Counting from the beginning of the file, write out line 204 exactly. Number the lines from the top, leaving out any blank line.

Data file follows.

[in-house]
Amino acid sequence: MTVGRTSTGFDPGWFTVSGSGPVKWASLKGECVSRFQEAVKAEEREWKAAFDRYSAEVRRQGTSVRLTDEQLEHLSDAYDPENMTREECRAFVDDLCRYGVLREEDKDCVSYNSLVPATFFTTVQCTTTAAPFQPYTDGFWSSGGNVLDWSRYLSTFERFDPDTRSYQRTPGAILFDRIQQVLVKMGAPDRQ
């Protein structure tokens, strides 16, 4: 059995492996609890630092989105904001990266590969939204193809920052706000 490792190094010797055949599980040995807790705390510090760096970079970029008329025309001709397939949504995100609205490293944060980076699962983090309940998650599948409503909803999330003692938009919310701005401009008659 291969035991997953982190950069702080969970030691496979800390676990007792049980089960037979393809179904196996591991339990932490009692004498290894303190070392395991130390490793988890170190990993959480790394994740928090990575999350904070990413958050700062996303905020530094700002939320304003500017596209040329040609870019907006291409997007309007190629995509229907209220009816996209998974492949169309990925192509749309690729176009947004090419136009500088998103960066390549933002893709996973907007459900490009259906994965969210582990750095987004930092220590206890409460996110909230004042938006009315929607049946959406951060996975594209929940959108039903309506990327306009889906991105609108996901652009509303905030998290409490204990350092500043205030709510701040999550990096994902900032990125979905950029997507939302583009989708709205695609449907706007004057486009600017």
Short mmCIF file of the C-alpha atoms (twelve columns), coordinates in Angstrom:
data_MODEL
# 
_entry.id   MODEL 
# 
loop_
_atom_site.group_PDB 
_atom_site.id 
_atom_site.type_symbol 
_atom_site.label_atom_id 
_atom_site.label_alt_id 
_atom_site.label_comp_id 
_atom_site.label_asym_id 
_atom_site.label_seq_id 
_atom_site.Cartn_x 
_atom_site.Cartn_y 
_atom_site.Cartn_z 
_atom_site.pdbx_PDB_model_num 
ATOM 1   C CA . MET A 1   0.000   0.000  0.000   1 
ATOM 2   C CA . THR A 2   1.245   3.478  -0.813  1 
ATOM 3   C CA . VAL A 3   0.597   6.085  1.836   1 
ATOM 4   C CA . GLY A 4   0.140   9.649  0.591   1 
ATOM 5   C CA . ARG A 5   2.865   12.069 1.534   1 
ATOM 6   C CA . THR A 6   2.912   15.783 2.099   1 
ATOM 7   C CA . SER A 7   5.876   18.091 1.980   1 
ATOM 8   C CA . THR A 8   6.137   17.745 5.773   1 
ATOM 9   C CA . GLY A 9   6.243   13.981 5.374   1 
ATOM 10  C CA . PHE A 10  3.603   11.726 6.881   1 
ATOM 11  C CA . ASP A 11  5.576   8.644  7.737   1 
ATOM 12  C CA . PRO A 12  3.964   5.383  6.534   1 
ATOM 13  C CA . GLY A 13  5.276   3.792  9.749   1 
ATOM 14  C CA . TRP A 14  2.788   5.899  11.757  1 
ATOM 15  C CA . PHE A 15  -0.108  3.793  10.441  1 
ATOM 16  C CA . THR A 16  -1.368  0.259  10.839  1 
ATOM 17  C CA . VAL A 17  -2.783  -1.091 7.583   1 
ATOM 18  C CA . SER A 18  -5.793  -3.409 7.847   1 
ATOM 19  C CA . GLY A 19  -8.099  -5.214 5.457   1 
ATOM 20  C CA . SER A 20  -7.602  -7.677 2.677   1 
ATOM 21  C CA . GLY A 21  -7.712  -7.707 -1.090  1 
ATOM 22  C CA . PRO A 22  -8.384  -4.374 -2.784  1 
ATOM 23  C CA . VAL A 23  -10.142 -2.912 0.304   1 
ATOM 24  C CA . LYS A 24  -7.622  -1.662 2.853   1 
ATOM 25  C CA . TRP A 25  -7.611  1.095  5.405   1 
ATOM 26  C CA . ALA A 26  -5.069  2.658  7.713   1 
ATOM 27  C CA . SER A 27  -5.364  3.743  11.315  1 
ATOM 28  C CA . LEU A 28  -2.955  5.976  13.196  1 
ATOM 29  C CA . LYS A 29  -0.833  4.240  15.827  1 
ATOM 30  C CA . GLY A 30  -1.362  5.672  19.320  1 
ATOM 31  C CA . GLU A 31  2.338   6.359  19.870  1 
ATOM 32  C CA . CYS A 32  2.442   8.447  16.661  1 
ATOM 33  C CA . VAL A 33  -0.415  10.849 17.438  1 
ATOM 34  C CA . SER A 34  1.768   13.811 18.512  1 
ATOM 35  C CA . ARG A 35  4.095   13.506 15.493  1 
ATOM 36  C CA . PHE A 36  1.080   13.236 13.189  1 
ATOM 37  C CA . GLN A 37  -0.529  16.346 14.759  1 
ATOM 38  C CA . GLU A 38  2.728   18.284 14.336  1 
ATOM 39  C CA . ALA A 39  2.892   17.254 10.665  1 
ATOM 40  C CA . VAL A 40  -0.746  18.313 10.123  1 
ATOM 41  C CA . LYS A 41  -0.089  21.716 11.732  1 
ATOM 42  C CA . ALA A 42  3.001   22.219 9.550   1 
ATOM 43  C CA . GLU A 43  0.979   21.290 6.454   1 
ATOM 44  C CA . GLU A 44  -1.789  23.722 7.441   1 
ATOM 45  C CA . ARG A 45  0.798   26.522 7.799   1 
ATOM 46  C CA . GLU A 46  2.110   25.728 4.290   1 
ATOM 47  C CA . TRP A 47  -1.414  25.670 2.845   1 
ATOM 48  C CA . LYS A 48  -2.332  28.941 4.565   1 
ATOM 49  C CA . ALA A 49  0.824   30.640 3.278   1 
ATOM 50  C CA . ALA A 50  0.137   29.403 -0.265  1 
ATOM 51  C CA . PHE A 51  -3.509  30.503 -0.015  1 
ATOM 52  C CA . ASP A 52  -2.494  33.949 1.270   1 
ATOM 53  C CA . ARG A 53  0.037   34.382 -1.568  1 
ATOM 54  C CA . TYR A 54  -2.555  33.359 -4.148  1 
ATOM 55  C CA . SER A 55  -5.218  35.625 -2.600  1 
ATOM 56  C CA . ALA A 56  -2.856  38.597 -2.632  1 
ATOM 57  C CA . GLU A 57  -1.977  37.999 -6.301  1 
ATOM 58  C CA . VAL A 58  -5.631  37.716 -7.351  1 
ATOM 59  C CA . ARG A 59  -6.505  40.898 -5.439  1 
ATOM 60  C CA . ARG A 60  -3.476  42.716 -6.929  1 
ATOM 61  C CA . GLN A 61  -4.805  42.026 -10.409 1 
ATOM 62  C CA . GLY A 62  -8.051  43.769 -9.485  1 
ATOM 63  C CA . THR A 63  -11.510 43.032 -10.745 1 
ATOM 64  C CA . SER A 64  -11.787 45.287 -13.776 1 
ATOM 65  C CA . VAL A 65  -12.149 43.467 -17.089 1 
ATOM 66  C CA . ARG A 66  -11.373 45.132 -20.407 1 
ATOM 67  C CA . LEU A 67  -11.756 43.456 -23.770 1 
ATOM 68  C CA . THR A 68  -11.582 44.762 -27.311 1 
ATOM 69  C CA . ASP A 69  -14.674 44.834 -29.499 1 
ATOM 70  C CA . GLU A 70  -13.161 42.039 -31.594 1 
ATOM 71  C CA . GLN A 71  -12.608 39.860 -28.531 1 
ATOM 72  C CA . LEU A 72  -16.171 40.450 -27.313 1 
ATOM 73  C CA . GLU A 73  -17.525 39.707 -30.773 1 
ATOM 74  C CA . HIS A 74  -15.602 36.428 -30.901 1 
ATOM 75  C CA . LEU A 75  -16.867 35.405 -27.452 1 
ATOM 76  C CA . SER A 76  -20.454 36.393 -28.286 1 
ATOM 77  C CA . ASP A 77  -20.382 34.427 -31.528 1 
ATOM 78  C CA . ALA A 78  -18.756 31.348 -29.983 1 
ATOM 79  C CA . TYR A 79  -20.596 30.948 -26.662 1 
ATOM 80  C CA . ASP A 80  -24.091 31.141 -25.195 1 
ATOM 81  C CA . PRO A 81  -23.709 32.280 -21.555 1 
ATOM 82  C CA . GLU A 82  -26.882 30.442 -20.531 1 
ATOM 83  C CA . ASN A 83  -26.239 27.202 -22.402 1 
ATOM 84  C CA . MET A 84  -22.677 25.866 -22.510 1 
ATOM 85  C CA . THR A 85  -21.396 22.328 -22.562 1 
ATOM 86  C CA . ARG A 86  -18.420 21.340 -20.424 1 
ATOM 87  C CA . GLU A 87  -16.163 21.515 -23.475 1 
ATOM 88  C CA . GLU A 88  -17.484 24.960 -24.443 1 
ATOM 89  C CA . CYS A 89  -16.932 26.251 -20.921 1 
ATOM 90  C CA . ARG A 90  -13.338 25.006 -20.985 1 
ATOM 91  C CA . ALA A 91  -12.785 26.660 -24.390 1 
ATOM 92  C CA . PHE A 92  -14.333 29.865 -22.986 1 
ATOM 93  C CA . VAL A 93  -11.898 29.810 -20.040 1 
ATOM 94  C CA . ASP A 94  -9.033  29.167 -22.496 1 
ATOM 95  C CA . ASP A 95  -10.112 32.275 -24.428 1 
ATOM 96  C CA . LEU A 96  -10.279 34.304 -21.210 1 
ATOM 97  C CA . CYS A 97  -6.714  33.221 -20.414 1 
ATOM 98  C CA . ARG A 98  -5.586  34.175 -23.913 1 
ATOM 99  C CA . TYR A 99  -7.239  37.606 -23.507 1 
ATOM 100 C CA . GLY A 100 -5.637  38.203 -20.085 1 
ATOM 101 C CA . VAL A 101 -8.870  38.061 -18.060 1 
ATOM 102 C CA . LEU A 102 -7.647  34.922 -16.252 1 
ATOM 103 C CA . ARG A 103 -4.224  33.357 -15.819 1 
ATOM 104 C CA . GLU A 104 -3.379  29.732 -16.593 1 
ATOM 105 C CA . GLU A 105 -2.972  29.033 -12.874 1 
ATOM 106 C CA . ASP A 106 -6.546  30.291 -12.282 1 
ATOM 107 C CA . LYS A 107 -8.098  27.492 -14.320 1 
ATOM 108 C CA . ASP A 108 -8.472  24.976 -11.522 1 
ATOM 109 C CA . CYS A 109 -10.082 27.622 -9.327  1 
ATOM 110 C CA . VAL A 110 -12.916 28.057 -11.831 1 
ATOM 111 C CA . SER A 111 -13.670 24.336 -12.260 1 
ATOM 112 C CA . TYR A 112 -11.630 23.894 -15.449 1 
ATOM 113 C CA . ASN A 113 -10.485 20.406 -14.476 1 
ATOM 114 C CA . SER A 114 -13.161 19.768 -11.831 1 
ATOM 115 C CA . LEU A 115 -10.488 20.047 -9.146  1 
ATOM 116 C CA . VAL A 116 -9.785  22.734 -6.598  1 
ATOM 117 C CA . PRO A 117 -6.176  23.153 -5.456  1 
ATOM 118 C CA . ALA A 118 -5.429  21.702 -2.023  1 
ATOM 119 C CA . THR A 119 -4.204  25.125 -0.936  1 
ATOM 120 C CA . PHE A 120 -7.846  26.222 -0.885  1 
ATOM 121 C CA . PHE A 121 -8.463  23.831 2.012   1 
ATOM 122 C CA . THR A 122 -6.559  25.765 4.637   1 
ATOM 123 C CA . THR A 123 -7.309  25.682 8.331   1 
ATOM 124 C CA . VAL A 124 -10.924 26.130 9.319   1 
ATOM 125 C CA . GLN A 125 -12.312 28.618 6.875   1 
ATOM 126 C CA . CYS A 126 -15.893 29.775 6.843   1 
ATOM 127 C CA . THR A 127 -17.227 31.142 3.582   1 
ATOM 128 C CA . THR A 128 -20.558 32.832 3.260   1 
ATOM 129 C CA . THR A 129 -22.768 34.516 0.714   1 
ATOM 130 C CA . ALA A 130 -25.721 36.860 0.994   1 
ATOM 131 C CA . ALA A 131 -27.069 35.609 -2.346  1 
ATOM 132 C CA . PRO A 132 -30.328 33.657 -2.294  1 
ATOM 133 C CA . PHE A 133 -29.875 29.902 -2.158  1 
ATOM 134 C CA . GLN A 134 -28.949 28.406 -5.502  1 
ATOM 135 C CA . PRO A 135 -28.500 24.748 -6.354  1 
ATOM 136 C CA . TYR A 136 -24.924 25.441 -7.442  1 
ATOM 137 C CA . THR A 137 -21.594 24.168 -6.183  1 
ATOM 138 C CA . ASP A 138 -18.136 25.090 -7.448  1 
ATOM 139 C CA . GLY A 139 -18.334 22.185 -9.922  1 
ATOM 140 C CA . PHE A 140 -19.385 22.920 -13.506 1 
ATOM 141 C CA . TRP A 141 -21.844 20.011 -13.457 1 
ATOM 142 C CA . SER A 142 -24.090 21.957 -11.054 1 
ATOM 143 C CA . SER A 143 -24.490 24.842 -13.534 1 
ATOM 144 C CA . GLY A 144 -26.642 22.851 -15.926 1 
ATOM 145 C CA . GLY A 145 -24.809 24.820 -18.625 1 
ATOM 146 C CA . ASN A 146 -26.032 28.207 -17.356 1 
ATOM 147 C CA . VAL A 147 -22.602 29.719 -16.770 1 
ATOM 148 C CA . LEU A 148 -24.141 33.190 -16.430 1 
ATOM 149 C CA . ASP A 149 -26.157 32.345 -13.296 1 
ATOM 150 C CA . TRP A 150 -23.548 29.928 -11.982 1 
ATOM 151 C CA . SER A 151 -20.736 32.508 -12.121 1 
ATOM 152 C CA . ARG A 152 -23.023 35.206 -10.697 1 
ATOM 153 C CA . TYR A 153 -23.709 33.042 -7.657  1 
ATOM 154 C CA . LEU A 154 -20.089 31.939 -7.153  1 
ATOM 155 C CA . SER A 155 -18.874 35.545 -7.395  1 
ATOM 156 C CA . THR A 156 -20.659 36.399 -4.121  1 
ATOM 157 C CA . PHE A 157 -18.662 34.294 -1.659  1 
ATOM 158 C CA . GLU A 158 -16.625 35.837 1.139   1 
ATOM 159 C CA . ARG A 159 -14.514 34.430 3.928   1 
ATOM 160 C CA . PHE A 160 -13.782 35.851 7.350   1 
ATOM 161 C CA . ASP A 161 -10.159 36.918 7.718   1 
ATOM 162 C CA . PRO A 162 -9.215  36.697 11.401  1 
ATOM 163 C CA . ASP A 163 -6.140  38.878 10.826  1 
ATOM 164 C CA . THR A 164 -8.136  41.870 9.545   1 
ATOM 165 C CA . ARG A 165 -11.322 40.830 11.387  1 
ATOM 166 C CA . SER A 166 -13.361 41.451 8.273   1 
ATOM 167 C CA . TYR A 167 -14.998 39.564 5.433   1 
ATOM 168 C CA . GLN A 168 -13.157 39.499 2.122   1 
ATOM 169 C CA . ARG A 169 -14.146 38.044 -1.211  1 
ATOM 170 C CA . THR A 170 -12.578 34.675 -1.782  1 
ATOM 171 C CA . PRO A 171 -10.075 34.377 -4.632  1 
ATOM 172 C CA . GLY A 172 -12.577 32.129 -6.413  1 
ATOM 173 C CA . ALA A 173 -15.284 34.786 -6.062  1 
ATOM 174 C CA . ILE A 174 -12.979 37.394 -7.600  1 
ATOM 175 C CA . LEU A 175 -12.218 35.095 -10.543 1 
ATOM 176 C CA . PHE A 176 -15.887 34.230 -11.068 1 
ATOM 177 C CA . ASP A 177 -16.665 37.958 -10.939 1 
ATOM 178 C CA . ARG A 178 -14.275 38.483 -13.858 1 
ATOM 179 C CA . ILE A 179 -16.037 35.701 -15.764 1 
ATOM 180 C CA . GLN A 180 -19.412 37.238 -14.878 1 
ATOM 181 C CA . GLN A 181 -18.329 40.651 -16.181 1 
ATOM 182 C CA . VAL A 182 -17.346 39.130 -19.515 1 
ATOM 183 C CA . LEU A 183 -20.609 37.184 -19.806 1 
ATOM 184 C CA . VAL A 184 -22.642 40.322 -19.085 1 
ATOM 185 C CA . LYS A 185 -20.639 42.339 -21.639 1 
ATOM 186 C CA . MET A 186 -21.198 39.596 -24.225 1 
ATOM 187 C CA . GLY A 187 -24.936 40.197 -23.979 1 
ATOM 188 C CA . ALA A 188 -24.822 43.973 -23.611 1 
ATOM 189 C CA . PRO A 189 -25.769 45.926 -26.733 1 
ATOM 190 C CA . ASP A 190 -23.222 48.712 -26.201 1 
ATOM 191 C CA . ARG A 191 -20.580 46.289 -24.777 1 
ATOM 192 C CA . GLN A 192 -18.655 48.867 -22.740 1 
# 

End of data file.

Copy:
ATOM 183 C CA . LEU A 183 -20.609 37.184 -19.806 1 